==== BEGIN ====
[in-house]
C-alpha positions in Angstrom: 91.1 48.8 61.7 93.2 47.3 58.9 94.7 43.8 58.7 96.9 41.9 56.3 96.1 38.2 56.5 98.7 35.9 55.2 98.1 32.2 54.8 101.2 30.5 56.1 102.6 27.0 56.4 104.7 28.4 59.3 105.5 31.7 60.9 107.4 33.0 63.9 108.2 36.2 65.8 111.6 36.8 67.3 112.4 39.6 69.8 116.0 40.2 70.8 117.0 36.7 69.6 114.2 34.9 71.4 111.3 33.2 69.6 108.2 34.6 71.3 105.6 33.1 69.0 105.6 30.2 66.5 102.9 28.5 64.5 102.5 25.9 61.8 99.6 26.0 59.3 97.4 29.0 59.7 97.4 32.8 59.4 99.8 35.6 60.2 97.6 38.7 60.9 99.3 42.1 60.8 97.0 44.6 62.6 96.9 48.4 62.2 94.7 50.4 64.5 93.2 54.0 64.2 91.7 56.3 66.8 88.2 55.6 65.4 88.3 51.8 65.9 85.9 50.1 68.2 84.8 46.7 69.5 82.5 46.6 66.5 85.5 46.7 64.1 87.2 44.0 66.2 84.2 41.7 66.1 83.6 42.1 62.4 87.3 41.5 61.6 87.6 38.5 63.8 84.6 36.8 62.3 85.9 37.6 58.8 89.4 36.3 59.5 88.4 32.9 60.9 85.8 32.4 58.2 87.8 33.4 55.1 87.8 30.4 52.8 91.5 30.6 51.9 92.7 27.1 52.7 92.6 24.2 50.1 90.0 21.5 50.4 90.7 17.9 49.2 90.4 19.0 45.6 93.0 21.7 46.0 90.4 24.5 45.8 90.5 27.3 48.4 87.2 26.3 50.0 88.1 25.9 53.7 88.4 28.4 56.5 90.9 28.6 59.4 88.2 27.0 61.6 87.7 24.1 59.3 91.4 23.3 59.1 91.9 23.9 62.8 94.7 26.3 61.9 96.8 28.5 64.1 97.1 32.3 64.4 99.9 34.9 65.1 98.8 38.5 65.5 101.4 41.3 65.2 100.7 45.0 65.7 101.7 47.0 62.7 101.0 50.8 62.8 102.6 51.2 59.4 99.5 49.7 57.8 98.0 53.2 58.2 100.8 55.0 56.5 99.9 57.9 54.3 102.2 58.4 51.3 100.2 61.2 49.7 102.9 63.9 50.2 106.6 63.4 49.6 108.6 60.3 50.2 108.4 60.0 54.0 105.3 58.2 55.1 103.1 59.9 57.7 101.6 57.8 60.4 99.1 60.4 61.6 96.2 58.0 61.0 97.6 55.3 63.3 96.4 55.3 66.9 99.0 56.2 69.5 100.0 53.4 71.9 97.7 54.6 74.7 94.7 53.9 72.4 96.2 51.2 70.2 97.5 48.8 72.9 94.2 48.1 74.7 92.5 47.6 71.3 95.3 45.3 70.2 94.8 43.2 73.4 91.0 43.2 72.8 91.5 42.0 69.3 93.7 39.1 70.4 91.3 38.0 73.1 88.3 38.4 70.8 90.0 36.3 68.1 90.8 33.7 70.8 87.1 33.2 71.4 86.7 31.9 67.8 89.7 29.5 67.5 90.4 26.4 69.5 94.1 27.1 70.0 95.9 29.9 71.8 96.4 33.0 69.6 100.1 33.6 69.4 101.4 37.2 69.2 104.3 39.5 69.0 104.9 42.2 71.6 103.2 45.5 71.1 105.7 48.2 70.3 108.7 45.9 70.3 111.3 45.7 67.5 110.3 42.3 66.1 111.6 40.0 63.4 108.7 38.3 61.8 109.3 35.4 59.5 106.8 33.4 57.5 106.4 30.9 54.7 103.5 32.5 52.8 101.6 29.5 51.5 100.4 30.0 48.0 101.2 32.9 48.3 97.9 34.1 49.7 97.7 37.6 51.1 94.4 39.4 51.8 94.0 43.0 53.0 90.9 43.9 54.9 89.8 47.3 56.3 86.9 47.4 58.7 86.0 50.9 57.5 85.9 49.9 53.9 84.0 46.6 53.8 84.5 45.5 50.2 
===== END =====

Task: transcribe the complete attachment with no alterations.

[in-house]
C-alpha positions in Angstrom: 91.1 48.8 61.7 93.2 47.3 58.9 94.7 43.8 58.7 96.9 41.9 56.3 96.1 38.2 56.5 98.7 35.9 55.2 98.1 32.2 54.8 101.2 30.5 56.1 102.6 27.0 56.4 104.7 28.4 59.3 105.5 31.7 60.9 107.4 33.0 63.9 108.2 36.2 65.8 111.6 36.8 67.3 112.4 39.6 69.8 116.0 40.2 70.8 117.0 36.7 69.6 114.2 34.9 71.4 111.3 33.2 69.6 108.2 34.6 71.3 105.6 33.1 69.0 105.6 30.2 66.5 102.9 28.5 64.5 102.5 25.9 61.8 99.6 26.0 59.3 97.4 29.0 59.7 97.4 32.8 59.4 99.8 35.6 60.2 97.6 38.7 60.9 99.3 42.1 60.8 97.0 44.6 62.6 96.9 48.4 62.2 94.7 50.4 64.5 93.2 54.0 64.2 91.7 56.3 66.8 88.2 55.6 65.4 88.3 51.8 65.9 85.9 50.1 68.2 84.8 46.7 69.5 82.5 46.6 66.5 85.5 46.7 64.1 87.2 44.0 66.2 84.2 41.7 66.1 83.6 42.1 62.4 87.3 41.5 61.6 87.6 38.5 63.8 84.6 36.8 62.3 85.9 37.6 58.8 89.4 36.3 59.5 88.4 32.9 60.9 85.8 32.4 58.2 87.8 33.4 55.1 87.8 30.4 52.8 91.5 30.6 51.9 92.7 27.1 52.7 92.6 24.2 50.1 90.0 21.5 50.4 90.7 17.9 49.2 90.4 19.0 45.6 93.0 21.7 46.0 90.4 24.5 45.8 90.5 27.3 48.4 87.2 26.3 50.0 88.1 25.9 53.7 88.4 28.4 56.5 90.9 28.6 59.4 88.2 27.0 61.6 87.7 24.1 59.3 91.4 23.3 59.1 91.9 23.9 62.8 94.7 26.3 61.9 96.8 28.5 64.1 97.1 32.3 64.4 99.9 34.9 65.1 98.8 38.5 65.5 101.4 41.3 65.2 100.7 45.0 65.7 101.7 47.0 62.7 101.0 50.8 62.8 102.6 51.2 59.4 99.5 49.7 57.8 98.0 53.2 58.2 100.8 55.0 56.5 99.9 57.9 54.3 102.2 58.4 51.3 100.2 61.2 49.7 102.9 63.9 50.2 106.6 63.4 49.6 108.6 60.3 50.2 108.4 60.0 54.0 105.3 58.2 55.1 103.1 59.9 57.7 101.6 57.8 60.4 99.1 60.4 61.6 96.2 58.0 61.0 97.6 55.3 63.3 96.4 55.3 66.9 99.0 56.2 69.5 100.0 53.4 71.9 97.7 54.6 74.7 94.7 53.9 72.4 96.2 51.2 70.2 97.5 48.8 72.9 94.2 48.1 74.7 92.5 47.6 71.3 95.3 45.3 70.2 94.8 43.2 73.4 91.0 43.2 72.8 91.5 42.0 69.3 93.7 39.1 70.4 91.3 38.0 73.1 88.3 38.4 70.8 90.0 36.3 68.1 90.8 33.7 70.8 87.1 33.2 71.4 86.7 31.9 67.8 89.7 29.5 67.5 90.4 26.4 69.5 94.1 27.1 70.0 95.9 29.9 71.8 96.4 33.0 69.6 100.1 33.6 69.4 101.4 37.2 69.2 104.3 39.5 69.0 104.9 42.2 71.6 103.2 45.5 71.1 105.7 48.2 70.3 108.7 45.9 70.3 111.3 45.7 67.5 110.3 42.3 66.1 111.6 40.0 63.4 108.7 38.3 61.8 109.3 35.4 59.5 106.8 33.4 57.5 106.4 30.9 54.7 103.5 32.5 52.8 101.6 29.5 51.5 100.4 30.0 48.0 101.2 32.9 48.3 97.9 34.1 49.7 97.7 37.6 51.1 94.4 39.4 51.8 94.0 43.0 53.0 90.9 43.9 54.9 89.8 47.3 56.3 86.9 47.4 58.7 86.0 50.9 57.5 85.9 49.9 53.9 84.0 46.6 53.8 84.5 45.5 50.2 